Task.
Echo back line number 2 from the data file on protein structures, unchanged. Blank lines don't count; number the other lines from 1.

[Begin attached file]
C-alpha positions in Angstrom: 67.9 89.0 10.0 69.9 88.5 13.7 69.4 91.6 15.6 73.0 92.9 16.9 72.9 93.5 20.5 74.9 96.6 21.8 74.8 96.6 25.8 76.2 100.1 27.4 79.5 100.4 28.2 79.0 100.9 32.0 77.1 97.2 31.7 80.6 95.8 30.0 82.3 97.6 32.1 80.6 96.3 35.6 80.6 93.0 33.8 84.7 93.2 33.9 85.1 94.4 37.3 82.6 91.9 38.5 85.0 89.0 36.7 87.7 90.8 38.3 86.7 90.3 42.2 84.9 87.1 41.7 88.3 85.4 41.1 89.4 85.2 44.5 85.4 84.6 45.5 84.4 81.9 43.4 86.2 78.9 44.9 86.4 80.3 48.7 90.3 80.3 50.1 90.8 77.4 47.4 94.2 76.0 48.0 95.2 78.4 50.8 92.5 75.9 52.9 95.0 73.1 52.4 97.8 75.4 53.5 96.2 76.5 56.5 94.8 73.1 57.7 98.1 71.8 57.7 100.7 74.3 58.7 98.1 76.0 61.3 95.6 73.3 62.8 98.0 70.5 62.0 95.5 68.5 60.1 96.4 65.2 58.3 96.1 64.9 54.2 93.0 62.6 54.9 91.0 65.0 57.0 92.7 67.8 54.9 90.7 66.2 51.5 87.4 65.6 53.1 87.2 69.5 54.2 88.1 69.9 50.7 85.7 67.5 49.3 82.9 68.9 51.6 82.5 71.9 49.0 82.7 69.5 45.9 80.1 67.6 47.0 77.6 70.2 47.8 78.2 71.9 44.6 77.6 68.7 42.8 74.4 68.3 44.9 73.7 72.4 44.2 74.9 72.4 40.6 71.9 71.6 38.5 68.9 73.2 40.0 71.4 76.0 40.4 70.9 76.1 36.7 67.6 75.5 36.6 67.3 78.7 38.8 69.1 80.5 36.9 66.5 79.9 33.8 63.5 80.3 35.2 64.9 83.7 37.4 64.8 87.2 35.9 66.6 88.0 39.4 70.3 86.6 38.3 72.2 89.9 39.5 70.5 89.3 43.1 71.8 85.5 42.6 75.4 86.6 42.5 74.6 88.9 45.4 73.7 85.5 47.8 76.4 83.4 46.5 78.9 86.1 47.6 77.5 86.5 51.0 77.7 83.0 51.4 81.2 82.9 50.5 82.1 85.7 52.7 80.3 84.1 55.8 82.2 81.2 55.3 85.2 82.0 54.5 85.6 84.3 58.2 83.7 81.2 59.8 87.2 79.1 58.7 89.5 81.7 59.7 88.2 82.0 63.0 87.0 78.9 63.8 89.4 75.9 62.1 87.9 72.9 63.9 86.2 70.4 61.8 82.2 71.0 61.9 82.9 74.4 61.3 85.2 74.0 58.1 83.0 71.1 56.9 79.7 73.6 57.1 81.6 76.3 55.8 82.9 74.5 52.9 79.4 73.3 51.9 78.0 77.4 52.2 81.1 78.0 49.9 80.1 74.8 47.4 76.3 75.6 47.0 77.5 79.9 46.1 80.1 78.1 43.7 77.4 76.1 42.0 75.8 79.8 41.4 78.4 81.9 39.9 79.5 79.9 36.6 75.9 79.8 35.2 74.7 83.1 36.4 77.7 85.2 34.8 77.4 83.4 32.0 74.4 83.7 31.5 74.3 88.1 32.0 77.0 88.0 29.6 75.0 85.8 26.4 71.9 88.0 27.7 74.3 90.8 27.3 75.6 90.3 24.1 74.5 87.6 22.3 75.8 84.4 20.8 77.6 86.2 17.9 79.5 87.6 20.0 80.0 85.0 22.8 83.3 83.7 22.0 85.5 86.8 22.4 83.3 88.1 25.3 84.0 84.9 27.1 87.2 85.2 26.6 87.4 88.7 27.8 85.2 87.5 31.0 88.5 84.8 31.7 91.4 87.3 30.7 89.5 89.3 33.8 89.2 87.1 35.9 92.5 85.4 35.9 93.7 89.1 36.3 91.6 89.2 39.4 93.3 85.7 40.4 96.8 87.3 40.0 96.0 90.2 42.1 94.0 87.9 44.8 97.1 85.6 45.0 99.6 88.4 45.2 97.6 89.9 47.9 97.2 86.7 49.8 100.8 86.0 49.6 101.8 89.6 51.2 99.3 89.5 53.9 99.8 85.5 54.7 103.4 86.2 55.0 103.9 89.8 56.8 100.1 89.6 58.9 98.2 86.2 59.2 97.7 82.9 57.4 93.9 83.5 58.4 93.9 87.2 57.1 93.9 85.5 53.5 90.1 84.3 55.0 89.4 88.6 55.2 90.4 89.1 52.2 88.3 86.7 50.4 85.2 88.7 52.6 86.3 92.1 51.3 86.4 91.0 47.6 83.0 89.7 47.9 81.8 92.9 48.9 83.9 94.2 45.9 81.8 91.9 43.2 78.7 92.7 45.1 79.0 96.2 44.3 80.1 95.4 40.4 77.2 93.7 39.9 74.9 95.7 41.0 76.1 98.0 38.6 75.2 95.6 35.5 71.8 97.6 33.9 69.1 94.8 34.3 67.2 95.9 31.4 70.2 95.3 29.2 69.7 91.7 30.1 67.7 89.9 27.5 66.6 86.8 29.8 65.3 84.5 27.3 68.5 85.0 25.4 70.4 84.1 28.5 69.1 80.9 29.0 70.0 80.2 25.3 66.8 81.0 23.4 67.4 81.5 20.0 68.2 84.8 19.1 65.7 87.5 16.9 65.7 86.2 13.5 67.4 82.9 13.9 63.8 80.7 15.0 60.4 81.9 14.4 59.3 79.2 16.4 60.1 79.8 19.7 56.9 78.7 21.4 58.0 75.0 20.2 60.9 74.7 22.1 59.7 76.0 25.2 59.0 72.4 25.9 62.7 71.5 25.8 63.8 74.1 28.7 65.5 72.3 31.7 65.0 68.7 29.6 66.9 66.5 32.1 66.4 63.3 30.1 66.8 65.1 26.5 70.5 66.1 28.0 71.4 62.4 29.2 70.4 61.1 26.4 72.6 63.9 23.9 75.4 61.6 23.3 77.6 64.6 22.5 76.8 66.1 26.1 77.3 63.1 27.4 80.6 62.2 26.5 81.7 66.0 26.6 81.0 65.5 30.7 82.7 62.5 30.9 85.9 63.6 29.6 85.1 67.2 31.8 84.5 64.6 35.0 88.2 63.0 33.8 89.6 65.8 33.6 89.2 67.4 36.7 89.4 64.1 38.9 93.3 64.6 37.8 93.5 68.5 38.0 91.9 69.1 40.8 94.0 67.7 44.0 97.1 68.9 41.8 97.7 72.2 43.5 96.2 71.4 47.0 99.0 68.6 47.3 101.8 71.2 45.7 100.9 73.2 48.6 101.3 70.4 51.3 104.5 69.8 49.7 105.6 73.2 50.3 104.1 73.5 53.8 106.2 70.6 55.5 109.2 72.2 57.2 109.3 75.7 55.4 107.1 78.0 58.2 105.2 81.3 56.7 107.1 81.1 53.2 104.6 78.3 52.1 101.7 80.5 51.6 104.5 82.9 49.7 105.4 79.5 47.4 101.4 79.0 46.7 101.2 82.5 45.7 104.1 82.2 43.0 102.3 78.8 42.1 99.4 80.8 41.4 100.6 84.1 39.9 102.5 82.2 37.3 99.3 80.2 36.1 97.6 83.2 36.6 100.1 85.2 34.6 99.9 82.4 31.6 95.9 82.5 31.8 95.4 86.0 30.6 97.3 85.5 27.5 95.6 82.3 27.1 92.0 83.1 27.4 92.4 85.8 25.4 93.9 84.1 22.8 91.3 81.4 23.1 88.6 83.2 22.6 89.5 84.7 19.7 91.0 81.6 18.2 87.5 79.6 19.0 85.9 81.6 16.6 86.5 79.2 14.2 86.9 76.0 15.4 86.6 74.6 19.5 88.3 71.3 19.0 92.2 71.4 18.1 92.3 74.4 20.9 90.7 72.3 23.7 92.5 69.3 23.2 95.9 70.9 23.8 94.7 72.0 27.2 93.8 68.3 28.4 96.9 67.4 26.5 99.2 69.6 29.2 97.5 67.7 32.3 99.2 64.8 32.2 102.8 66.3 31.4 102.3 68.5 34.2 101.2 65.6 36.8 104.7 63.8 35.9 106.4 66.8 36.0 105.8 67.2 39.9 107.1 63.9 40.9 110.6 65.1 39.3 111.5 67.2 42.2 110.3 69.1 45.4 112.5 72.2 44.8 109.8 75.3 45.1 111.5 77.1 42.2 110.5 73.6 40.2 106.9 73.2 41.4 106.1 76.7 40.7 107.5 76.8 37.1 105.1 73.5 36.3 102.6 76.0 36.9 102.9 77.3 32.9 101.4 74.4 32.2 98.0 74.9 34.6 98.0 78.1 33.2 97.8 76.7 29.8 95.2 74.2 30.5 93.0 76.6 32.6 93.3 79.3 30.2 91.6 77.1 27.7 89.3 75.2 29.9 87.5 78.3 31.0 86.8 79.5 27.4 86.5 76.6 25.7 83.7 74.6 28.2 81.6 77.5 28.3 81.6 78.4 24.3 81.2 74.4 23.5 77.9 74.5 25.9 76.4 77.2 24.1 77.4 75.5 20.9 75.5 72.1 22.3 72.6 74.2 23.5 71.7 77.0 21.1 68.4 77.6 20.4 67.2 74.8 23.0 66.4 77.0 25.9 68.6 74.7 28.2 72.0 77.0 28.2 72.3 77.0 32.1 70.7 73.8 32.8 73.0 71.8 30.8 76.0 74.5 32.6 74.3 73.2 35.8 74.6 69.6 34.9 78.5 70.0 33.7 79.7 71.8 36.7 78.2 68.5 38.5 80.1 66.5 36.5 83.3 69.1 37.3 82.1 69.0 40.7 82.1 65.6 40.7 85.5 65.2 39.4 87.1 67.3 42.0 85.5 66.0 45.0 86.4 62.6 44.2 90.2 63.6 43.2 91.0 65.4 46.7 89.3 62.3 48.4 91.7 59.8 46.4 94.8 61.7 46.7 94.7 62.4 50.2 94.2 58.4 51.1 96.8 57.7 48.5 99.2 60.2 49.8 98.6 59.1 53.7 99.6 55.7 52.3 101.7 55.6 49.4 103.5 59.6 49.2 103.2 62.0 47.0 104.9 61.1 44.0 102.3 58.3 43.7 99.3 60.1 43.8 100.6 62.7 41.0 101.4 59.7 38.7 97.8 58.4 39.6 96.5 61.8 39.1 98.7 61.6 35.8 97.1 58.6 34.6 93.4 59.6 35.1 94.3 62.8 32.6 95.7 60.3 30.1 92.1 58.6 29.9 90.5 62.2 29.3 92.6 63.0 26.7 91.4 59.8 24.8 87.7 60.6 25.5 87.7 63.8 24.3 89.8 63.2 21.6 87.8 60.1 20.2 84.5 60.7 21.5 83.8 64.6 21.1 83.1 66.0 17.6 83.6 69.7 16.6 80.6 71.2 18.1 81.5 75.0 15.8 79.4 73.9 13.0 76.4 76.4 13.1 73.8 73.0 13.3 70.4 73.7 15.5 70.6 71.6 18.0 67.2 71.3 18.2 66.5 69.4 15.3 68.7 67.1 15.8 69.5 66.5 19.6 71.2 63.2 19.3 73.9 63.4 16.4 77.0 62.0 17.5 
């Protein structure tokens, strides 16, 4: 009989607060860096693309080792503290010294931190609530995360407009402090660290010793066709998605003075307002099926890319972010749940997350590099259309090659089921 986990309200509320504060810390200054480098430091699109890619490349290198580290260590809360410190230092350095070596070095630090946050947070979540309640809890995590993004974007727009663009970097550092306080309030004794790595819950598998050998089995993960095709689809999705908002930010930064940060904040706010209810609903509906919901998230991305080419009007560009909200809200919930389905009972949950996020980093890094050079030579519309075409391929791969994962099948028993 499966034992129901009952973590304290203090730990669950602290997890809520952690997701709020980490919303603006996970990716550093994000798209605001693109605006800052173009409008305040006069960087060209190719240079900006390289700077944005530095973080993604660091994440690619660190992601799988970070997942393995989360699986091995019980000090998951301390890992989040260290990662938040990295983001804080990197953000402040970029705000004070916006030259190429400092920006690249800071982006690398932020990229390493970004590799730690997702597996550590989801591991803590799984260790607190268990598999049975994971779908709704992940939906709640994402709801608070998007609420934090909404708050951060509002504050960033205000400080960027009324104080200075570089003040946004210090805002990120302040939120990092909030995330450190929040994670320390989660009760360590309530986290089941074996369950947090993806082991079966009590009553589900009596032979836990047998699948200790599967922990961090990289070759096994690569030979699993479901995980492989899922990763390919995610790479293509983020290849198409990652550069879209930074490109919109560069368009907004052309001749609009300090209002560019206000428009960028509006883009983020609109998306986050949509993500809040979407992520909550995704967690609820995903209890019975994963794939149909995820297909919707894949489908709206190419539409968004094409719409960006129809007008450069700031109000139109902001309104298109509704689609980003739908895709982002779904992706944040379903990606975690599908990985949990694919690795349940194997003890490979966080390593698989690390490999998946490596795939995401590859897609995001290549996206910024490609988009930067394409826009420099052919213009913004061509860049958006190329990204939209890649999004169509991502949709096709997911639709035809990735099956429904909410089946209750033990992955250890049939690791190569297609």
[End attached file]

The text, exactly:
């Protein structure tokens, strides 16, 4: 009989607060860096693309080792503290010294931190609530995360407009402090660290010793066709998605003075307002099926890319972010749940997350590099259309090659089921 986990309200509320504060810390200054480098430091699109890619490349290198580290260590809360410190230092350095070596070095630090946050947070979540309640809890995590993004974007727009663009970097550092306080309030004794790595819950598998050998089995993960095709689809999705908002930010930064940060904040706010209810609903509906919901998230991305080419009007560009909200809200919930389905009972949950996020980093890094050079030579519309075409391929791969994962099948028993 499966034992129901009952973590304290203090730990669950602290997890809520952690997701709020980490919303603006996970990716550093994000798209605001693109605006800052173009409008305040006069960087060209190719240079900006390289700077944005530095973080993604660091994440690619660190992601799988970070997942393995989360699986091995019980000090998951301390890992989040260290990662938040990295983001804080990197953000402040970029705000004070916006030259190429400092920006690249800071982006690398932020990229390493970004590799730690997702597996550590989801591991803590799984260790607190268990598999049975994971779908709704992940939906709640994402709801608070998007609420934090909404708050951060509002504050960033205000400080960027009324104080200075570089003040946004210090805002990120302040939120990092909030995330450190929040994670320390989660009760360590309530986290089941074996369950947090993806082991079966009590009553589900009596032979836990047998699948200790599967922990961090990289070759096994690569030979699993479901995980492989899922990763390919995610790479293509983020290849198409990652550069879209930074490109919109560069368009907004052309001749609009300090209002560019206000428009960028509006883009983020609109998306986050949509993500809040979407992520909550995704967690609820995903209890019975994963794939149909995820297909919707894949489908709206190419539409968004094409719409960006129809007008450069700031109000139109902001309104298109509704689609980003739908895709982002779904992706944040379903990606975690599908990985949990694919690795349940194997003890490979966080390593698989690390490999998946490596795939995401590859897609995001290549996206910024490609988009930067394409826009420099052919213009913004061509860049958006190329990204939209890649999004169509991502949709096709997911639709035809990735099956429904909410089946209750033990992955250890049939690791190569297609």